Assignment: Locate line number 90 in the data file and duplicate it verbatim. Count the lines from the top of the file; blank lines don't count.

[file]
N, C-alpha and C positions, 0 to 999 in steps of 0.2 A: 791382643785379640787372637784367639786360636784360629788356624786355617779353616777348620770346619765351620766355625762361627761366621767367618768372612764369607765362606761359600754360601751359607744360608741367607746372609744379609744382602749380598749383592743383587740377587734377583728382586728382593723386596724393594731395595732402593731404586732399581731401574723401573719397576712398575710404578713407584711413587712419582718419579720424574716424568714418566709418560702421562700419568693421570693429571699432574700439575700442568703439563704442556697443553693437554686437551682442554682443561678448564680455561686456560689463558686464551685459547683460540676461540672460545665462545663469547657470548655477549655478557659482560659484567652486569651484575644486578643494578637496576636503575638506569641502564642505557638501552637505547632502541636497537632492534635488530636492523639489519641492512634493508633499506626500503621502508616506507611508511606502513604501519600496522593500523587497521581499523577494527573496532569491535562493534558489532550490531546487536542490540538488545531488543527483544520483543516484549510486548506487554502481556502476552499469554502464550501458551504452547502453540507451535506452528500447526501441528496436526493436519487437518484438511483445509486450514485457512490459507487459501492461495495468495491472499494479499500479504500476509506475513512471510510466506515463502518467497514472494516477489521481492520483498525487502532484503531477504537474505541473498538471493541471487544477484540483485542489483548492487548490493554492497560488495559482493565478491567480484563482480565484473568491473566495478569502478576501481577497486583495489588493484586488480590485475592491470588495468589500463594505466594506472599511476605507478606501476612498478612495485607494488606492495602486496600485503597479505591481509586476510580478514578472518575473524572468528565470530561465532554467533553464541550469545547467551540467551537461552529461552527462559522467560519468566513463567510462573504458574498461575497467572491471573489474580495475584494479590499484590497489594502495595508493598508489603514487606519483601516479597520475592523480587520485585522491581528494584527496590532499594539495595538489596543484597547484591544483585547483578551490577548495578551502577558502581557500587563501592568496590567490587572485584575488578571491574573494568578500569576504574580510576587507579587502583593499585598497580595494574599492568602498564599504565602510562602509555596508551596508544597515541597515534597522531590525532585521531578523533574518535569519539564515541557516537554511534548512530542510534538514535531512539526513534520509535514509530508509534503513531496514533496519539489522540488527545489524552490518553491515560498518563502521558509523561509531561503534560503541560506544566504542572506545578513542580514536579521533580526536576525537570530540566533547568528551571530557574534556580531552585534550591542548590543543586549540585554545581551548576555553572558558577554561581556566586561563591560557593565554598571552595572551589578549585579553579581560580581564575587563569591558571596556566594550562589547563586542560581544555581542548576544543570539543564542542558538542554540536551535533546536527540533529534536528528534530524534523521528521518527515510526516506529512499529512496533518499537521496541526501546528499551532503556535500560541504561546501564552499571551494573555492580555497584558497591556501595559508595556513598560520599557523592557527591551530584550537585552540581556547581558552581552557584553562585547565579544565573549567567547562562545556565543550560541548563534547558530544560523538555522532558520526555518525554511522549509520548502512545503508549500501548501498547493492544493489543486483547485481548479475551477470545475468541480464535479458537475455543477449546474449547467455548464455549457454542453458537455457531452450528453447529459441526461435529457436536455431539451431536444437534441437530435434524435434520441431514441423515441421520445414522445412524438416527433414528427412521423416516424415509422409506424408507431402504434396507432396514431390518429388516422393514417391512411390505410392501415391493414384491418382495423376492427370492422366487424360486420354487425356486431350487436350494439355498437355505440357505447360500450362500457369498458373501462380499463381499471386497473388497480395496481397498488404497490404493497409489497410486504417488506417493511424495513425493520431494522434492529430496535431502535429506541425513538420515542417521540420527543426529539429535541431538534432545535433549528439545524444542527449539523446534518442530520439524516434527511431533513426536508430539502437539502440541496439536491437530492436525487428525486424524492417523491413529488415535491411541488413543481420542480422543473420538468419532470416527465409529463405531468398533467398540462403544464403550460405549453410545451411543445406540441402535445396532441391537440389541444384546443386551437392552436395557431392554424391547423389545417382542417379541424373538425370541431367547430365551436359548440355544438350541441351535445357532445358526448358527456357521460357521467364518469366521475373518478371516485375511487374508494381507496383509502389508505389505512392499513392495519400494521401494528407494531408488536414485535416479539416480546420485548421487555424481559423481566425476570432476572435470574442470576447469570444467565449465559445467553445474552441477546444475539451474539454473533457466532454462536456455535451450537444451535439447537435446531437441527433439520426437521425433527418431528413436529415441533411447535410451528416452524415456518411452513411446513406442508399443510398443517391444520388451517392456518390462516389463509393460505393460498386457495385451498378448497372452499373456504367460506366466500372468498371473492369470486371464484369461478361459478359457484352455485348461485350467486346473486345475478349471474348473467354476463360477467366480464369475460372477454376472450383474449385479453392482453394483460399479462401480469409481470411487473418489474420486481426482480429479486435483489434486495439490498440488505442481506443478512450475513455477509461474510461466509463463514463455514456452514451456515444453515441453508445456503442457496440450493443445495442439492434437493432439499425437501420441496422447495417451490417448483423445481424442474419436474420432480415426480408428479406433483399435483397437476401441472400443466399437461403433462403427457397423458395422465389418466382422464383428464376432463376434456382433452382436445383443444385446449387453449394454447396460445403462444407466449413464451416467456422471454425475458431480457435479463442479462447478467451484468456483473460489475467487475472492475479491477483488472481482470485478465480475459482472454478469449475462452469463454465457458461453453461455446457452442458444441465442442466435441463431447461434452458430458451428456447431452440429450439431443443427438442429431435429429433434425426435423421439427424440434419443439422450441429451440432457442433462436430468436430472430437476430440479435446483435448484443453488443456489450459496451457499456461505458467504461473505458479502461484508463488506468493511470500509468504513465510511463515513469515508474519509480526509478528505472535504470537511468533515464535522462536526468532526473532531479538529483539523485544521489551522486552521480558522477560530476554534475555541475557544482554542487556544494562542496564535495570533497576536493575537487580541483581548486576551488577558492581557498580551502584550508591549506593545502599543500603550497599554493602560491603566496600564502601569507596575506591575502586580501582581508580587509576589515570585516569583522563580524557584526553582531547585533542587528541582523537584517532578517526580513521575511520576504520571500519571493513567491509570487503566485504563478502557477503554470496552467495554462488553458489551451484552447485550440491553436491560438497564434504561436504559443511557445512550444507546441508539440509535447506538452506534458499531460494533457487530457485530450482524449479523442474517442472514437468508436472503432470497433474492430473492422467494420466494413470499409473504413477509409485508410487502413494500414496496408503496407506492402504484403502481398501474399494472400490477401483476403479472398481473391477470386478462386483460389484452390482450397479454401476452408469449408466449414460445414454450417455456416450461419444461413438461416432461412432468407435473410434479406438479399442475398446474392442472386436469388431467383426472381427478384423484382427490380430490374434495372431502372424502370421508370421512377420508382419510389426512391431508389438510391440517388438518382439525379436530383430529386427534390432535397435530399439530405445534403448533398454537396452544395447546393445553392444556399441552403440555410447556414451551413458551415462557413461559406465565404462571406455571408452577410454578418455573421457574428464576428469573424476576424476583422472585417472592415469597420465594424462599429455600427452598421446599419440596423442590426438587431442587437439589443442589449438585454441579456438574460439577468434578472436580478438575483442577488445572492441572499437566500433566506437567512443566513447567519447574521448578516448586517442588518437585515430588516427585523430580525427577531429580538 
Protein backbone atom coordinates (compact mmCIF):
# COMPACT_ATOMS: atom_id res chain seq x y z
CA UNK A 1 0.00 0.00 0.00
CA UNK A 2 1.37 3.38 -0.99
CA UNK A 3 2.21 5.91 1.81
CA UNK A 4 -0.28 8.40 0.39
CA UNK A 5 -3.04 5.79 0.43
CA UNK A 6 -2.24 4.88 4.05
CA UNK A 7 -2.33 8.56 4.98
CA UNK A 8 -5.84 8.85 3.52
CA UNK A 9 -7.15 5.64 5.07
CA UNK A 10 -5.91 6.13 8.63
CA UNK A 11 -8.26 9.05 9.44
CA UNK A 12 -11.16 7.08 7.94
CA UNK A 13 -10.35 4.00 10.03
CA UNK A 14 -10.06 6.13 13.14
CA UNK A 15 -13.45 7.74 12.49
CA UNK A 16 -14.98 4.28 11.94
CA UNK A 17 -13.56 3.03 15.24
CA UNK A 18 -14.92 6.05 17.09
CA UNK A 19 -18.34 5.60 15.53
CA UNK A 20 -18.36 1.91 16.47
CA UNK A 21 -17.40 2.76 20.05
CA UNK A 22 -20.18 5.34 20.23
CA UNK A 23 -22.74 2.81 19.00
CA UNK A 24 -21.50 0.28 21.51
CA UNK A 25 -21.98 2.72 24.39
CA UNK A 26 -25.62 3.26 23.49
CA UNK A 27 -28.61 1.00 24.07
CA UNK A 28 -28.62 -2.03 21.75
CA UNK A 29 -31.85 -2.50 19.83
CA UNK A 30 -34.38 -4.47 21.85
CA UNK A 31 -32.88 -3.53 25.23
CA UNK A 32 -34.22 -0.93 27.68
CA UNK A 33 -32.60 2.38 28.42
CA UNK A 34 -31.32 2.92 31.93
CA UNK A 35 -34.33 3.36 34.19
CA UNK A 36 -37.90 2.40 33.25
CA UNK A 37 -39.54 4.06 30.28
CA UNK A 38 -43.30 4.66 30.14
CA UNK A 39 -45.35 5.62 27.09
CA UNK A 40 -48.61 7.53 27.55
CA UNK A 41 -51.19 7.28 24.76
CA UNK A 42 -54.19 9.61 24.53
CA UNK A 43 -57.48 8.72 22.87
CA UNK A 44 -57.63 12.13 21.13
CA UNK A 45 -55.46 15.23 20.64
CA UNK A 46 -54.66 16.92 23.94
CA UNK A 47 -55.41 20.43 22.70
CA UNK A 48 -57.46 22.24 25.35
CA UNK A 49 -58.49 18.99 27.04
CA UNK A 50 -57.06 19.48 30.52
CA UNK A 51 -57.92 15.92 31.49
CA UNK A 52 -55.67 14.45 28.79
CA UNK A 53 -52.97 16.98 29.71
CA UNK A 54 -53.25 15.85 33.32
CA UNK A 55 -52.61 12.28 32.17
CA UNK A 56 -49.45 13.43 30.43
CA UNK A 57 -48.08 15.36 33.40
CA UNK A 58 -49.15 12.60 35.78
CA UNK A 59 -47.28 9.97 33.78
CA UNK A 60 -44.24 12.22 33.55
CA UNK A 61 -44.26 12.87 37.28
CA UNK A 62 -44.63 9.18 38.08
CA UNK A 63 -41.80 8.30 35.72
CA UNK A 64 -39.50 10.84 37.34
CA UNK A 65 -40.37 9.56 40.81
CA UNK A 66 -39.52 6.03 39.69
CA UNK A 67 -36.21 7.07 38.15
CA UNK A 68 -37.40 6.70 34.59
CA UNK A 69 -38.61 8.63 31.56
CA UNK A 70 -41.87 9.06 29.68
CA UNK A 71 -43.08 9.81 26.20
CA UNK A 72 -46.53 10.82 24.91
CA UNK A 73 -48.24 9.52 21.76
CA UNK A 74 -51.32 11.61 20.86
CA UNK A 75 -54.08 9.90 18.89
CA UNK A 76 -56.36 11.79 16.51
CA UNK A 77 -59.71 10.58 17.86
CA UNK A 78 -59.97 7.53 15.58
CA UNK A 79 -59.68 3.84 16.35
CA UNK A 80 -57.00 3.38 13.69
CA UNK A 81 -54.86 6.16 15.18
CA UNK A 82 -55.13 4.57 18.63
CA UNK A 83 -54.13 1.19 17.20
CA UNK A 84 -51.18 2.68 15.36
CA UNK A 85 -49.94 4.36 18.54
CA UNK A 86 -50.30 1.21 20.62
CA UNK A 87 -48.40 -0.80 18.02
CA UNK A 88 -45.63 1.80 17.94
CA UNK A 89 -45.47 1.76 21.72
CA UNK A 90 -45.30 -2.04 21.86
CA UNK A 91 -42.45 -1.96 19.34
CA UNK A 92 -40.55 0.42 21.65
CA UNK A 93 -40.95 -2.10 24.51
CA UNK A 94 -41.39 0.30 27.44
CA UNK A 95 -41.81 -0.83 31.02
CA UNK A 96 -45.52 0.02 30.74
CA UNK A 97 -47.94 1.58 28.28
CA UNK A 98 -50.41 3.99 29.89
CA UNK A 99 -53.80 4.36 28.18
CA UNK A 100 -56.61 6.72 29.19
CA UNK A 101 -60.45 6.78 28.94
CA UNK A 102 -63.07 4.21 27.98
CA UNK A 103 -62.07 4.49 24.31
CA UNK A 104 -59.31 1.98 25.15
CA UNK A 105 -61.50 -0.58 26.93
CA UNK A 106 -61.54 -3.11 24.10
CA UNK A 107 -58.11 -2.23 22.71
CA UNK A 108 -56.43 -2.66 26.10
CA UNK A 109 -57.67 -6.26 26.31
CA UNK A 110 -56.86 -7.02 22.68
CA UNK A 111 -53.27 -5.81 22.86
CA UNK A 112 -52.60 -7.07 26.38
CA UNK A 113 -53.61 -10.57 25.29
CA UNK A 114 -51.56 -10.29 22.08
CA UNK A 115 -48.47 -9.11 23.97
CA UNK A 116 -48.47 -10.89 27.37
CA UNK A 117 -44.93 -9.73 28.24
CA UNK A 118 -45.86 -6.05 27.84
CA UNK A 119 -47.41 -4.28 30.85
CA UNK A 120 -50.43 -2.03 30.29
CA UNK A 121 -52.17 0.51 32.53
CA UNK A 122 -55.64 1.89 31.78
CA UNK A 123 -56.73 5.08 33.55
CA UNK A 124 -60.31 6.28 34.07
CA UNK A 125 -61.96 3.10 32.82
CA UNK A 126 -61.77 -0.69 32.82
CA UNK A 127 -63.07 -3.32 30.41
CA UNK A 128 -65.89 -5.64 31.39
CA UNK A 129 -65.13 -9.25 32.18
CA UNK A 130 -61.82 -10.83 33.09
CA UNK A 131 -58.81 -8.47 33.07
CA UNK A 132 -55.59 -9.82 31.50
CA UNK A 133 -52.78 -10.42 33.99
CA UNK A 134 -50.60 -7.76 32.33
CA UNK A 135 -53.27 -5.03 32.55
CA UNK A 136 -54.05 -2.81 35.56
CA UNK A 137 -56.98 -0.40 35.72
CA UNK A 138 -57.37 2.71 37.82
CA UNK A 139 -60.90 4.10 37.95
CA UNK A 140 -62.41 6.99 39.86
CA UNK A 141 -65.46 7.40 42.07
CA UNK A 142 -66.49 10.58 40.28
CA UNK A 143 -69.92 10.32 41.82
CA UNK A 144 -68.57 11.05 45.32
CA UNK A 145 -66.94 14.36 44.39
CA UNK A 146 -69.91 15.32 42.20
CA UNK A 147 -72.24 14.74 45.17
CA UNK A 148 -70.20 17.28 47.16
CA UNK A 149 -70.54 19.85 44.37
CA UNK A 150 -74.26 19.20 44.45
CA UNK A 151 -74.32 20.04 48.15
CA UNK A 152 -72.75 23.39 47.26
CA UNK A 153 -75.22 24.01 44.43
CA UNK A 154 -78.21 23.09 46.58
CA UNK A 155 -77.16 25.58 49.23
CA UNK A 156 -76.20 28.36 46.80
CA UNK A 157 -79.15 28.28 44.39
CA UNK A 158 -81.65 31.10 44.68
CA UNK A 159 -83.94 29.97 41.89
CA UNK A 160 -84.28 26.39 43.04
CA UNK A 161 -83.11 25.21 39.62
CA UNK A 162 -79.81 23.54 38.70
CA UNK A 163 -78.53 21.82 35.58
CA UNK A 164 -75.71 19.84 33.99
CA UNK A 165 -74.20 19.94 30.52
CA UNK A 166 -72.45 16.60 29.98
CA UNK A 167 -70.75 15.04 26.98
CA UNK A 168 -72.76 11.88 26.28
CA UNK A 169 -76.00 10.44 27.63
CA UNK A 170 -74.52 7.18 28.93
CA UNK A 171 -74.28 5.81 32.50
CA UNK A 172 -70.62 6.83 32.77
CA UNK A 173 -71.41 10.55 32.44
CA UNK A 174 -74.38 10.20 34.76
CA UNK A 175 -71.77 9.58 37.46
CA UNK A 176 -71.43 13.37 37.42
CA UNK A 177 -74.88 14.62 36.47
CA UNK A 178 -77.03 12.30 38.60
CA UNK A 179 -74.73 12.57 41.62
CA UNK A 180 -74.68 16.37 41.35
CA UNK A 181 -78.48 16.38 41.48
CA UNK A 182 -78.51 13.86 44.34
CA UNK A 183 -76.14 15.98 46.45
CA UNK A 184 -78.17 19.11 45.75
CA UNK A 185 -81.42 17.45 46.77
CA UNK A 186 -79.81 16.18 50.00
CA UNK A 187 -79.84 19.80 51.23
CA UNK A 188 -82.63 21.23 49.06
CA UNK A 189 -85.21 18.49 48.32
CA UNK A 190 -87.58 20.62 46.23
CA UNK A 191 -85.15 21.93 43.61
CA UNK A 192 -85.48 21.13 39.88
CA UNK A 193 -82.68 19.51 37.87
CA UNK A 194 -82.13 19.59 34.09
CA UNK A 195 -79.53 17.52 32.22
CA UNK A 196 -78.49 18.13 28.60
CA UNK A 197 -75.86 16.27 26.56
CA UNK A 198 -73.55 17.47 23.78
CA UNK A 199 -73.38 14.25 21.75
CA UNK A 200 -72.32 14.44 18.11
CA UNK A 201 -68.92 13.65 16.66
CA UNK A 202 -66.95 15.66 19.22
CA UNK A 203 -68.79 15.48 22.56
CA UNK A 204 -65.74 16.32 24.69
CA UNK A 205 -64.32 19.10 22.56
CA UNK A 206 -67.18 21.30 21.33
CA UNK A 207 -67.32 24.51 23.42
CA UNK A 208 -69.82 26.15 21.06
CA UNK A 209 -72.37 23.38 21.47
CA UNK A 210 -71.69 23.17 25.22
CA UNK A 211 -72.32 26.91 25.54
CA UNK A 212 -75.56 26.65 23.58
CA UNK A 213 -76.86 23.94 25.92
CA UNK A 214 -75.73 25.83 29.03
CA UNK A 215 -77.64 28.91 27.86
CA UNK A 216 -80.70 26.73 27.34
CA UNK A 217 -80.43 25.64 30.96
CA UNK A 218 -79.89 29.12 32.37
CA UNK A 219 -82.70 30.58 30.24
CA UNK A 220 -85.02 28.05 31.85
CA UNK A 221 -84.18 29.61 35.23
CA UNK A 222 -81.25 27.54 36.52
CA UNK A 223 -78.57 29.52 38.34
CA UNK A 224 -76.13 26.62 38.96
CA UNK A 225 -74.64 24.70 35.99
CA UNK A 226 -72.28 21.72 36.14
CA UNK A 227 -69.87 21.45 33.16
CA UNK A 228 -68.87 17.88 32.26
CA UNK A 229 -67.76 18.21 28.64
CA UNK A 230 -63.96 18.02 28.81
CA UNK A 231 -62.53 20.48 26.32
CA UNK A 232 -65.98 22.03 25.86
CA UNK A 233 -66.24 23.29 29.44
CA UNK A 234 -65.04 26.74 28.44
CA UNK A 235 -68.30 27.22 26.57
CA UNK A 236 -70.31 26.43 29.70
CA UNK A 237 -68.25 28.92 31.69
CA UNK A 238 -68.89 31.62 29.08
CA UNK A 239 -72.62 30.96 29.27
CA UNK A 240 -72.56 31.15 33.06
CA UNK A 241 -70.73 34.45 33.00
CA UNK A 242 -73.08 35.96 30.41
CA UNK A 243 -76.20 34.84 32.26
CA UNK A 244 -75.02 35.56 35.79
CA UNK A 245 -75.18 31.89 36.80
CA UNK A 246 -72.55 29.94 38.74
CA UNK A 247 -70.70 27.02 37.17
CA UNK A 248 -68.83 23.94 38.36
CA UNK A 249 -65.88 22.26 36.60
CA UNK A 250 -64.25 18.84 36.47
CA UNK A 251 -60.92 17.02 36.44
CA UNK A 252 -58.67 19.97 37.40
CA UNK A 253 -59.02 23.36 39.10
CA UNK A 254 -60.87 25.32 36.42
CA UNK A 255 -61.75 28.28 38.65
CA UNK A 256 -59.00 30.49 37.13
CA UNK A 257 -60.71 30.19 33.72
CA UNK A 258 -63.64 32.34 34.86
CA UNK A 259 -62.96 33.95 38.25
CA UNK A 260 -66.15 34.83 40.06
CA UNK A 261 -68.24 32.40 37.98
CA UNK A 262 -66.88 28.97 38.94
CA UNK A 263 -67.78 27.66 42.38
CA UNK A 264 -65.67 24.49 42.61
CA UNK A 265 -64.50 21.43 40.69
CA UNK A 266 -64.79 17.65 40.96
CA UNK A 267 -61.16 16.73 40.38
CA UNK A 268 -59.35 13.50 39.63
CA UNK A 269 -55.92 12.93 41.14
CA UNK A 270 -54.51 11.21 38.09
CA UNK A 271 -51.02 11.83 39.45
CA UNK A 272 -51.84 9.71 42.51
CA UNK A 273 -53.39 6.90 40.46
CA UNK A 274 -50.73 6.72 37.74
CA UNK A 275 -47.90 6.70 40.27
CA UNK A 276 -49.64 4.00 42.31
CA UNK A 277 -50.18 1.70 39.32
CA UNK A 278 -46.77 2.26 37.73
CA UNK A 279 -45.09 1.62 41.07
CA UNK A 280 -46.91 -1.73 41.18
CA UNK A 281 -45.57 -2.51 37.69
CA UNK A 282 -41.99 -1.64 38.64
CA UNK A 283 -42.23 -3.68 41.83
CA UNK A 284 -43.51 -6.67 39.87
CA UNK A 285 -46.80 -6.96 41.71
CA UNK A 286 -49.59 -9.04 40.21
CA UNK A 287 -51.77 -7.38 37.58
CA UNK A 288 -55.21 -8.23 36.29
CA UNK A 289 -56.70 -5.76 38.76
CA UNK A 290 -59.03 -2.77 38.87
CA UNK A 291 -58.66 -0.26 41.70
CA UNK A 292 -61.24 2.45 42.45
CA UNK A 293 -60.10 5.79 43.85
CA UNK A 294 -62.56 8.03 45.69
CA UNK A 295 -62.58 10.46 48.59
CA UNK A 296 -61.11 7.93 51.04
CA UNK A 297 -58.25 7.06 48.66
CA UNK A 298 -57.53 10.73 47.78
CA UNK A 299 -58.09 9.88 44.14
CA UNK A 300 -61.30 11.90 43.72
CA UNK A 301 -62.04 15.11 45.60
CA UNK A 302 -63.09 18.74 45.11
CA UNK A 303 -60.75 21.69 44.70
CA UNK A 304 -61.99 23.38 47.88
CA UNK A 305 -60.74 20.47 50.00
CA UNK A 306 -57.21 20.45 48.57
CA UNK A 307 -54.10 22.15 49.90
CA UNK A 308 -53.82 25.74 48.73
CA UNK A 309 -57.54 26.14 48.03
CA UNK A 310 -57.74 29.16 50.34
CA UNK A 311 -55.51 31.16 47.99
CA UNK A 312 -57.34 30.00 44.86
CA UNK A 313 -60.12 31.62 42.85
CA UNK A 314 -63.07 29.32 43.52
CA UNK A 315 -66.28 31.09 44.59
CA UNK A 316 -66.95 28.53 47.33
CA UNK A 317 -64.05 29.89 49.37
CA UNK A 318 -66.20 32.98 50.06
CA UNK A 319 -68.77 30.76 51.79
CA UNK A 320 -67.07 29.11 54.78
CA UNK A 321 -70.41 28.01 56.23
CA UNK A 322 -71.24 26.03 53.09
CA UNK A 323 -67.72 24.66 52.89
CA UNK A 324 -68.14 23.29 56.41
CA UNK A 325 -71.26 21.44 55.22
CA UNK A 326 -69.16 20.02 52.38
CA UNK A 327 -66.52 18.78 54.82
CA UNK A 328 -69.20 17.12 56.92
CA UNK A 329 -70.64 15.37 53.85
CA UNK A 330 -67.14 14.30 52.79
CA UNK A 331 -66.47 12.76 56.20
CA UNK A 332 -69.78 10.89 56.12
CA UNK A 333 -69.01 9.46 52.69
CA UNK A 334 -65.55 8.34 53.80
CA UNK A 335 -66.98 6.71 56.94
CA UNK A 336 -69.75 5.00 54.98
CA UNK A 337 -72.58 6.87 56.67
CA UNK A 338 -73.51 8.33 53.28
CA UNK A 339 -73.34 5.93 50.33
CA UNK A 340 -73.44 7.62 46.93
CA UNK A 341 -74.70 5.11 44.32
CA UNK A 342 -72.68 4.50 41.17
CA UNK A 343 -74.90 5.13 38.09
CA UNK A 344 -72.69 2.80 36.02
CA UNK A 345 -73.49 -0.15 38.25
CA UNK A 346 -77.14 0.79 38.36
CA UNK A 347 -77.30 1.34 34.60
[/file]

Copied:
CA UNK A 87 -48.40 -0.80 18.02